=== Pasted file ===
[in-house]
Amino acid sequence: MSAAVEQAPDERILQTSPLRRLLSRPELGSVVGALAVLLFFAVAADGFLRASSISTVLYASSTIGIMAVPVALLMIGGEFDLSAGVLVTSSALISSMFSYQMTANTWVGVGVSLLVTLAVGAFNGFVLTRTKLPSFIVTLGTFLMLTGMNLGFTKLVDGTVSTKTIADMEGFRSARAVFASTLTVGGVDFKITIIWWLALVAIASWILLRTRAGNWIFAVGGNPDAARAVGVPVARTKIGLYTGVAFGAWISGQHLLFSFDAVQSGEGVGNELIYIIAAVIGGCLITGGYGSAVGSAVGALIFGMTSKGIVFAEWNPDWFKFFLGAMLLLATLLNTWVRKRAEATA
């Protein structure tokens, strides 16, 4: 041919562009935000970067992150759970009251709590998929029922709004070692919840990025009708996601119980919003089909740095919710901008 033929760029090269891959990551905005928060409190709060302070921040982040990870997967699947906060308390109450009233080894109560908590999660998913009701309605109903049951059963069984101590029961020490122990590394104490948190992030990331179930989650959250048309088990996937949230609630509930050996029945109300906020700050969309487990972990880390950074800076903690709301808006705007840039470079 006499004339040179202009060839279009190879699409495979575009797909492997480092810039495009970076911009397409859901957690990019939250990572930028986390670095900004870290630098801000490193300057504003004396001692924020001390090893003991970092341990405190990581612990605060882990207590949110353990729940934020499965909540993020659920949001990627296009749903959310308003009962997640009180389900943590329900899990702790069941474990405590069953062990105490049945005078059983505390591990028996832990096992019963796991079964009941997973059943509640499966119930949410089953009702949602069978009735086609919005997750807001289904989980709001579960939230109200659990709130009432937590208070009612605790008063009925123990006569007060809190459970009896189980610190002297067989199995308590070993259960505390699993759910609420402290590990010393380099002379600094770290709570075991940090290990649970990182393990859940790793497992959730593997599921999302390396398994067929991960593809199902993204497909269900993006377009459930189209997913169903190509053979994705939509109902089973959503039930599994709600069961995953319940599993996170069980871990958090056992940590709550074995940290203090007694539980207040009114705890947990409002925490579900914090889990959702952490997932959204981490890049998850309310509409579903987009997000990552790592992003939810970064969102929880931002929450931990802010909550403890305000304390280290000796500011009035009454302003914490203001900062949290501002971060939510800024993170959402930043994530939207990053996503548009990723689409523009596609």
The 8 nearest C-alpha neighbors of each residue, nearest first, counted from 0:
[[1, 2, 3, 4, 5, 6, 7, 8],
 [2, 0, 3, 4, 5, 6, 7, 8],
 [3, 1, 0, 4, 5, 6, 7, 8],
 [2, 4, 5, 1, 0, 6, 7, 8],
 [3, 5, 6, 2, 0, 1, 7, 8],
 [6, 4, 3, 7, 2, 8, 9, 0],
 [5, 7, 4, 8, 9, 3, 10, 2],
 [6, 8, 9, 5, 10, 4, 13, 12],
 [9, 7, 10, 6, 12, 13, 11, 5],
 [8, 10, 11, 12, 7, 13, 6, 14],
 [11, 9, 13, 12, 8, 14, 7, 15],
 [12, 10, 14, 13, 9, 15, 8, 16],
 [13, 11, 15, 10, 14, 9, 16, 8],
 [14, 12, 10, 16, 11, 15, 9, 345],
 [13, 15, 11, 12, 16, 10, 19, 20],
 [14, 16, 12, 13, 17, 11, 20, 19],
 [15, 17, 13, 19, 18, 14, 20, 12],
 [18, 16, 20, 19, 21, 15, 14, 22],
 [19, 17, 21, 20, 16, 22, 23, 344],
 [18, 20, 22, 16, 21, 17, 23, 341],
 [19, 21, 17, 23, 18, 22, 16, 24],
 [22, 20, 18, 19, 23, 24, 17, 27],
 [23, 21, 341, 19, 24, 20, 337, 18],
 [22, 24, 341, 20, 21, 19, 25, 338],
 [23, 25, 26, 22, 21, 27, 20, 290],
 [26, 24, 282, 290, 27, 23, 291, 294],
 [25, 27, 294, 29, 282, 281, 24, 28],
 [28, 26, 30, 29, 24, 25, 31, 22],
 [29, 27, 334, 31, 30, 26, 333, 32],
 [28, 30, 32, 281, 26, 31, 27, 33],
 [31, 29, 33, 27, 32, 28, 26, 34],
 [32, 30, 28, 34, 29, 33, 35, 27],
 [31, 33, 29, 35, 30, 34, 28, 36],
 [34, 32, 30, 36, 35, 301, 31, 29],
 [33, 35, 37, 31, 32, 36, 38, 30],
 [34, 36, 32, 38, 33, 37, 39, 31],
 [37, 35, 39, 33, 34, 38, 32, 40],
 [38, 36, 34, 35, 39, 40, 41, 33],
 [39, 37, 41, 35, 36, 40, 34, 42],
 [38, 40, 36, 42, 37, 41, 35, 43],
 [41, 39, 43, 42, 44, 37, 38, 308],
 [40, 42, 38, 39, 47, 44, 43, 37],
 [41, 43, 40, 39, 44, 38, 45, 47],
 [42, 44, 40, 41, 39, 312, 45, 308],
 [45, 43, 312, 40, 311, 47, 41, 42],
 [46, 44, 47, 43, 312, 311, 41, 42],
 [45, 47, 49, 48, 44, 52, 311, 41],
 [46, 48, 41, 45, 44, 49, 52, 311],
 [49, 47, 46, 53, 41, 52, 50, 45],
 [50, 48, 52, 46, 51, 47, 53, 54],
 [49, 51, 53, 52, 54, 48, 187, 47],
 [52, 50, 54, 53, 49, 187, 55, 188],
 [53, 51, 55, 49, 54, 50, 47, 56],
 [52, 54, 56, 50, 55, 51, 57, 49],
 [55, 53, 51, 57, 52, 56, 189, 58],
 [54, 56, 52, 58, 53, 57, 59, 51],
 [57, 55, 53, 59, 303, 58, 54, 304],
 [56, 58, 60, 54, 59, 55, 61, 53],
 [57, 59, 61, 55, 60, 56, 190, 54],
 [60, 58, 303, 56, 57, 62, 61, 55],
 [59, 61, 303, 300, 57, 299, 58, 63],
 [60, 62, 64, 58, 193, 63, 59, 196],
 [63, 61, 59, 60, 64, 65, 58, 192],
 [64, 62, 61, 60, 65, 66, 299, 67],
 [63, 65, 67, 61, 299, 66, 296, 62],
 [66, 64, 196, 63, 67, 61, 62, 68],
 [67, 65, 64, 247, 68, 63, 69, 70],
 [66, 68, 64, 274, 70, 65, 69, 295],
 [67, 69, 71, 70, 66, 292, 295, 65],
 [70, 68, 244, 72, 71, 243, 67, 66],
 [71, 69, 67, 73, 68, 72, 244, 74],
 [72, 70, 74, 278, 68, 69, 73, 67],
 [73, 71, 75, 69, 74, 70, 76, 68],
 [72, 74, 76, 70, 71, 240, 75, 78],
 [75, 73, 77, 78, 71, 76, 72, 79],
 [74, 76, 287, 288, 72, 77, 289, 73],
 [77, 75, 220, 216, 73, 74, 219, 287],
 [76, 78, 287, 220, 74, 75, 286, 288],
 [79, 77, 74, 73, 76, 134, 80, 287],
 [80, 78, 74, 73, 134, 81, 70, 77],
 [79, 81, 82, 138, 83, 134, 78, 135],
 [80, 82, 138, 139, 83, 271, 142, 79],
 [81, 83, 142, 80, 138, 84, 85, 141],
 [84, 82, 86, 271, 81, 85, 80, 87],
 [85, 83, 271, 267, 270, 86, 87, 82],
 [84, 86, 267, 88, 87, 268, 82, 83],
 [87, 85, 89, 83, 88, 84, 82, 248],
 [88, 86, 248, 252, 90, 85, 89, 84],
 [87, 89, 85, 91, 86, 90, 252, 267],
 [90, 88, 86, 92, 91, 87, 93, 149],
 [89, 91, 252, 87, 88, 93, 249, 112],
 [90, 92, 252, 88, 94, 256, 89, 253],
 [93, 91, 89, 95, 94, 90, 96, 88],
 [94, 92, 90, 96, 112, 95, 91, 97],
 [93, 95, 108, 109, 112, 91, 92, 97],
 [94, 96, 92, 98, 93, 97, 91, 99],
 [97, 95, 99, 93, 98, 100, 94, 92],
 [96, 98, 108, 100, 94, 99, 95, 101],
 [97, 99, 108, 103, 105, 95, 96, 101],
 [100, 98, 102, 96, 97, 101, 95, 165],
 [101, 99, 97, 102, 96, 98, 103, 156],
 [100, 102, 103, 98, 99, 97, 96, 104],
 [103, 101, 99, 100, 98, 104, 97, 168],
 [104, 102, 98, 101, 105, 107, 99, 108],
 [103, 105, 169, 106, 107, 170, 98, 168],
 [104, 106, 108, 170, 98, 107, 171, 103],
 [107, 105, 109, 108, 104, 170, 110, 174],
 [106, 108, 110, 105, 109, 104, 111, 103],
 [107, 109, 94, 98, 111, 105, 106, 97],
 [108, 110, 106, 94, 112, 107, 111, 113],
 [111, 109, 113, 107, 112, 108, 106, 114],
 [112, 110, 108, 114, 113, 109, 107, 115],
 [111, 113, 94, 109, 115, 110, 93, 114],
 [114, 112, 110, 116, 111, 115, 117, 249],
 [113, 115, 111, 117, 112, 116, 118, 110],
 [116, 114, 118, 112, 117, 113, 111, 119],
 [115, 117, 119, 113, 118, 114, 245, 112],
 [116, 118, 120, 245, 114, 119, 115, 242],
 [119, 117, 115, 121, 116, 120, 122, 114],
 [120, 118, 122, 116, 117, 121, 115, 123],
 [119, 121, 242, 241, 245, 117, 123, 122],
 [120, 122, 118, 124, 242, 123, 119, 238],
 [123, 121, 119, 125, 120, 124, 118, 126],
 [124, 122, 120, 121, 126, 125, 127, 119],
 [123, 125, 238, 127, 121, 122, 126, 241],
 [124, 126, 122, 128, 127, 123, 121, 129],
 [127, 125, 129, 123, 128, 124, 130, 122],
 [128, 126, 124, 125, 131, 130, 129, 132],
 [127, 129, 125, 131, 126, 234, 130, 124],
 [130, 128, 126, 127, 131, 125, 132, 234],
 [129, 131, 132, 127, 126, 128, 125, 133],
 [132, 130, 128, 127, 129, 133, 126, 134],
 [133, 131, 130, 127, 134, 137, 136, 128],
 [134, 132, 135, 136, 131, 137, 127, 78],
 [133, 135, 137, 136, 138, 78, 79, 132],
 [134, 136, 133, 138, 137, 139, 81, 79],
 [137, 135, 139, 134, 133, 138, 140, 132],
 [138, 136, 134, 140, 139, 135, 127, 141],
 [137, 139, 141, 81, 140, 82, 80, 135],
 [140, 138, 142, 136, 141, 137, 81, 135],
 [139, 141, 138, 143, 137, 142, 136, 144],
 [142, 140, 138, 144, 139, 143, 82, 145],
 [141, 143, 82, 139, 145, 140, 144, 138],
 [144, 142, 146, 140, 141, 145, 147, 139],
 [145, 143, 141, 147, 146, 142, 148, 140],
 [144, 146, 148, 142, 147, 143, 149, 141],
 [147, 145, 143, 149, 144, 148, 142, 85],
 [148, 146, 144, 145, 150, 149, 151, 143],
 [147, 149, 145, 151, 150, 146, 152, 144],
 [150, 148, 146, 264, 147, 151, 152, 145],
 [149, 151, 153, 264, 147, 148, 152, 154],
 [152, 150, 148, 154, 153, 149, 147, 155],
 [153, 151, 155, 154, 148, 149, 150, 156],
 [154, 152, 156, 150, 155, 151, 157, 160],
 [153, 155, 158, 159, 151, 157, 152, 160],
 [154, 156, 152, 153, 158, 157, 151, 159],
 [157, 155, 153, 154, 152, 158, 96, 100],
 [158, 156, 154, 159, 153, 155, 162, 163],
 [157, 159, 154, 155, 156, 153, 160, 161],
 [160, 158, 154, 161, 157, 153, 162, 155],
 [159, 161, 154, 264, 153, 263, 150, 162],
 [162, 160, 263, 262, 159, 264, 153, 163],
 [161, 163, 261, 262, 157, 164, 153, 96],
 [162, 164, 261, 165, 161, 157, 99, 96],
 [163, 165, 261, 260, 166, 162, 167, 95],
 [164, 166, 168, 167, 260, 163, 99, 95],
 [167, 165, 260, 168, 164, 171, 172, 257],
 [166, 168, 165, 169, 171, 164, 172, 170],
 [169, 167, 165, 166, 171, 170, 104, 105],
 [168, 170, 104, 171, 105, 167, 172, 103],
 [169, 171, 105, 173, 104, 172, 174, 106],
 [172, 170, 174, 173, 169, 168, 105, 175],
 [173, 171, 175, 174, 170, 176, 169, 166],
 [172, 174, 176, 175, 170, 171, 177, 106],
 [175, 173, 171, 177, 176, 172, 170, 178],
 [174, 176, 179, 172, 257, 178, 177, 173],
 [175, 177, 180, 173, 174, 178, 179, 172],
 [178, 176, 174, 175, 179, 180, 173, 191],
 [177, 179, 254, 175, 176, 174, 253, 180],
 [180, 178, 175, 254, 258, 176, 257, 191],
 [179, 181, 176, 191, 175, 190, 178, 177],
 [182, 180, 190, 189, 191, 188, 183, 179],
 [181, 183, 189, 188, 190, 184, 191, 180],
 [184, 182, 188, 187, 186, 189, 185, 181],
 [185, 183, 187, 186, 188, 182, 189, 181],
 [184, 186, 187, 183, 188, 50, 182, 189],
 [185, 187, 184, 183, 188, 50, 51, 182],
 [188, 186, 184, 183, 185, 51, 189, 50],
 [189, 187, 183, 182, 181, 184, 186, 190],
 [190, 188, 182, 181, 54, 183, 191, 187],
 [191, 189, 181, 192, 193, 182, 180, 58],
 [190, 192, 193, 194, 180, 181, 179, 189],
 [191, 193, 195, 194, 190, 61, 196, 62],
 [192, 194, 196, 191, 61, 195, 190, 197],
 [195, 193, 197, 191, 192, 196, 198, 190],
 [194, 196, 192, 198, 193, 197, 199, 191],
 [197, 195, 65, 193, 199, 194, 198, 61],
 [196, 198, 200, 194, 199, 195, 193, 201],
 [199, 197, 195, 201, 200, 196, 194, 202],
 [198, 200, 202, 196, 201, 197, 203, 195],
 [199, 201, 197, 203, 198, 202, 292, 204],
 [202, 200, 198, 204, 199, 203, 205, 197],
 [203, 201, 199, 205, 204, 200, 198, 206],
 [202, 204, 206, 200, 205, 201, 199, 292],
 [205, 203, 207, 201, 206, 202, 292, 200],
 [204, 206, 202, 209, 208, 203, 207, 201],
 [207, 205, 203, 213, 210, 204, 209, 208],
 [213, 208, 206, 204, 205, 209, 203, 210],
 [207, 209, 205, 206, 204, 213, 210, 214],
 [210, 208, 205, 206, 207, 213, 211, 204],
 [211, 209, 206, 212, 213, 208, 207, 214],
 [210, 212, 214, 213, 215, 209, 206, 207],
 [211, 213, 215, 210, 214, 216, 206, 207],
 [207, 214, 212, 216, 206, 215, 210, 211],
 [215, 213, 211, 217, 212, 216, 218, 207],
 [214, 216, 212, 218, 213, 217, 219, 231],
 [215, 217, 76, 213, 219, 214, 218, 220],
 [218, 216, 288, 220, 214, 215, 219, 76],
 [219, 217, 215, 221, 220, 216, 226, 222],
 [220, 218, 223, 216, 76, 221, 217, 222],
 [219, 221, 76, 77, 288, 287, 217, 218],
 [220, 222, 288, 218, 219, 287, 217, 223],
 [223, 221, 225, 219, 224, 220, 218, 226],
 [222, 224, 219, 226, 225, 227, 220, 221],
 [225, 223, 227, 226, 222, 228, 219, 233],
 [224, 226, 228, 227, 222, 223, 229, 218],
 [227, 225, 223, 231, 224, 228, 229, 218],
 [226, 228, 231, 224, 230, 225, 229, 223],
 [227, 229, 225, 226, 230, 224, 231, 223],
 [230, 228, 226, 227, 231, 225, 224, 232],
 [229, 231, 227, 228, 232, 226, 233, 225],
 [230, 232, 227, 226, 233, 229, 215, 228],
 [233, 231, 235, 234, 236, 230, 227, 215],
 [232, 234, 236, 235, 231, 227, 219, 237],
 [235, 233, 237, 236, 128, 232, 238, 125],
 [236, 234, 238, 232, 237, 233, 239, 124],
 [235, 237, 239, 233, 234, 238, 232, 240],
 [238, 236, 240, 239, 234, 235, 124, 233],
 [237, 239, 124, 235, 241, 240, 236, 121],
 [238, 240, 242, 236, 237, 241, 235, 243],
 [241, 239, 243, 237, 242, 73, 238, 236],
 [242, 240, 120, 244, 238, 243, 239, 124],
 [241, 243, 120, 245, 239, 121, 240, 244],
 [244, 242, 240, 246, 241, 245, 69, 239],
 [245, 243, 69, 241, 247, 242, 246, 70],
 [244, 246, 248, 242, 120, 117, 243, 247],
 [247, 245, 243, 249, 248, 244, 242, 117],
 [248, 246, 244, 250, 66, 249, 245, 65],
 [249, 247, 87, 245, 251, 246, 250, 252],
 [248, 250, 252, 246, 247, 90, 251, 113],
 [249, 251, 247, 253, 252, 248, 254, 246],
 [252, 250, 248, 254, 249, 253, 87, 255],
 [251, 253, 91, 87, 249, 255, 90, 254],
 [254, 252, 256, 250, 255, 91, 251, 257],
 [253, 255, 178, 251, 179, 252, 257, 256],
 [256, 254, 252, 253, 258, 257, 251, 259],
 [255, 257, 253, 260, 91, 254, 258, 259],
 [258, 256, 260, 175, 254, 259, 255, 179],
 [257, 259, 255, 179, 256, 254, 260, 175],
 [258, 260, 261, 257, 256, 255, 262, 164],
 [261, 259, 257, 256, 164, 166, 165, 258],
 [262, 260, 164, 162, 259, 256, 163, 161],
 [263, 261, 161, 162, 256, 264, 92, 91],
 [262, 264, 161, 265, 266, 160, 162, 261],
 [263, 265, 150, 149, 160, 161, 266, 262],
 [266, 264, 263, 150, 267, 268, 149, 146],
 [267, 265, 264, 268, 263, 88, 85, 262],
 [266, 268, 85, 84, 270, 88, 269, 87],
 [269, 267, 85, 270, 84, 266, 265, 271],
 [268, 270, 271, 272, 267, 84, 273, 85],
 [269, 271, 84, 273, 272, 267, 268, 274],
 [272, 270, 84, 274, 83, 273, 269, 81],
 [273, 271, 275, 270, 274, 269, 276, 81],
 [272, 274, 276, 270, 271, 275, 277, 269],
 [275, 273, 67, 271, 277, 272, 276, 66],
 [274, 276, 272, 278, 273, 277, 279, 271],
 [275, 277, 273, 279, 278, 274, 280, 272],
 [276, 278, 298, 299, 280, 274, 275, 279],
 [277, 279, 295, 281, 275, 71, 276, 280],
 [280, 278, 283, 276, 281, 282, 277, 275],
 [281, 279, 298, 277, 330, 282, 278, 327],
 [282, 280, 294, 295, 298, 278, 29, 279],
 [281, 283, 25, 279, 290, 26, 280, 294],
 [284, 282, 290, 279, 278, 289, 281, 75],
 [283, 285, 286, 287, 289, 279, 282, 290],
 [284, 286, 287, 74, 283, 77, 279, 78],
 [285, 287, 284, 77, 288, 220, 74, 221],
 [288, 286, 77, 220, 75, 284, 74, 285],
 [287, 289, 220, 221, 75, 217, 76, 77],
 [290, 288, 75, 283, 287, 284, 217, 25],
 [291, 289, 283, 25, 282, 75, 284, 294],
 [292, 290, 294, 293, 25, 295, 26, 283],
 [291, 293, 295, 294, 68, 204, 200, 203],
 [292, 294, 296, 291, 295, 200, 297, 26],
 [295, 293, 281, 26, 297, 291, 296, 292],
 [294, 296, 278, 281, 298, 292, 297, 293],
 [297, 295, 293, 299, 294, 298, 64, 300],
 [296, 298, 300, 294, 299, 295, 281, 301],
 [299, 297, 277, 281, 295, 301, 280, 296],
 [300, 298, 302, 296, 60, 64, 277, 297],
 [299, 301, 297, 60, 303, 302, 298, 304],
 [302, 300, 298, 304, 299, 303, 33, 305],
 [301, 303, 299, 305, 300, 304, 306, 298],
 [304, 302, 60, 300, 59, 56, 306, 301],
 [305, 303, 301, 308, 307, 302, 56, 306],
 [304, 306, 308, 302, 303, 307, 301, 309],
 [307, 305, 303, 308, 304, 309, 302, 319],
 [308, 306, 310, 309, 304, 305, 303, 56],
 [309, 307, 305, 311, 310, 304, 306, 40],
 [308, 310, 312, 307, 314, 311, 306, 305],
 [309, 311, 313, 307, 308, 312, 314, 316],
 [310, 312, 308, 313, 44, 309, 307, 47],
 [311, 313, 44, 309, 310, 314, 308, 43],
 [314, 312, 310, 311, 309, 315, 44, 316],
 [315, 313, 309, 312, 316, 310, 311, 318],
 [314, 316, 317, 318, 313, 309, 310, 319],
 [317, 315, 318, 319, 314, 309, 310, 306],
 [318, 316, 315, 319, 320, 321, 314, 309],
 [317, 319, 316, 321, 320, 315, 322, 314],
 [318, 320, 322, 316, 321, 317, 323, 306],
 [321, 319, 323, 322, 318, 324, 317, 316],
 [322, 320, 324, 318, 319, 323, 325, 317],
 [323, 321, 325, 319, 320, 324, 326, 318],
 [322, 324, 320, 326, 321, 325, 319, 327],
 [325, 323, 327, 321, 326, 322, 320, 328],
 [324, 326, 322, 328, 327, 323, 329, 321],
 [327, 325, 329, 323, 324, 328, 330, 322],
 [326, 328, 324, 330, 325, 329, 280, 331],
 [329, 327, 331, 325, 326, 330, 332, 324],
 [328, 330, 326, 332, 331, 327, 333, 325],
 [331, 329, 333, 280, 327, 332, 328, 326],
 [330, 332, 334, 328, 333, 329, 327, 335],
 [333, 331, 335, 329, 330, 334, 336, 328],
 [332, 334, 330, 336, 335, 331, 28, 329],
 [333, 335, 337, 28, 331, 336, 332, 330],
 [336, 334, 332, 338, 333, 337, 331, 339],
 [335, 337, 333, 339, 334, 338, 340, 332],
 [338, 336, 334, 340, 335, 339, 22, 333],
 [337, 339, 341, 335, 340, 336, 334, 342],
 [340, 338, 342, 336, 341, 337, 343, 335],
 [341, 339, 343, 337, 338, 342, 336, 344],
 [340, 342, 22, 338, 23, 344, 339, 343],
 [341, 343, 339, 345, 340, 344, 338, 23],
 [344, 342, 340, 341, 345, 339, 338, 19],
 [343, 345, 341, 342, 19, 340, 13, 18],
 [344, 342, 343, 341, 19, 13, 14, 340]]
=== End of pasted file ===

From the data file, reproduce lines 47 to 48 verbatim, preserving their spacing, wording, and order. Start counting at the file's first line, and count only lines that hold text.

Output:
 [41, 43, 40, 39, 44, 38, 45, 47],
 [42, 44, 40, 41, 39, 312, 45, 308],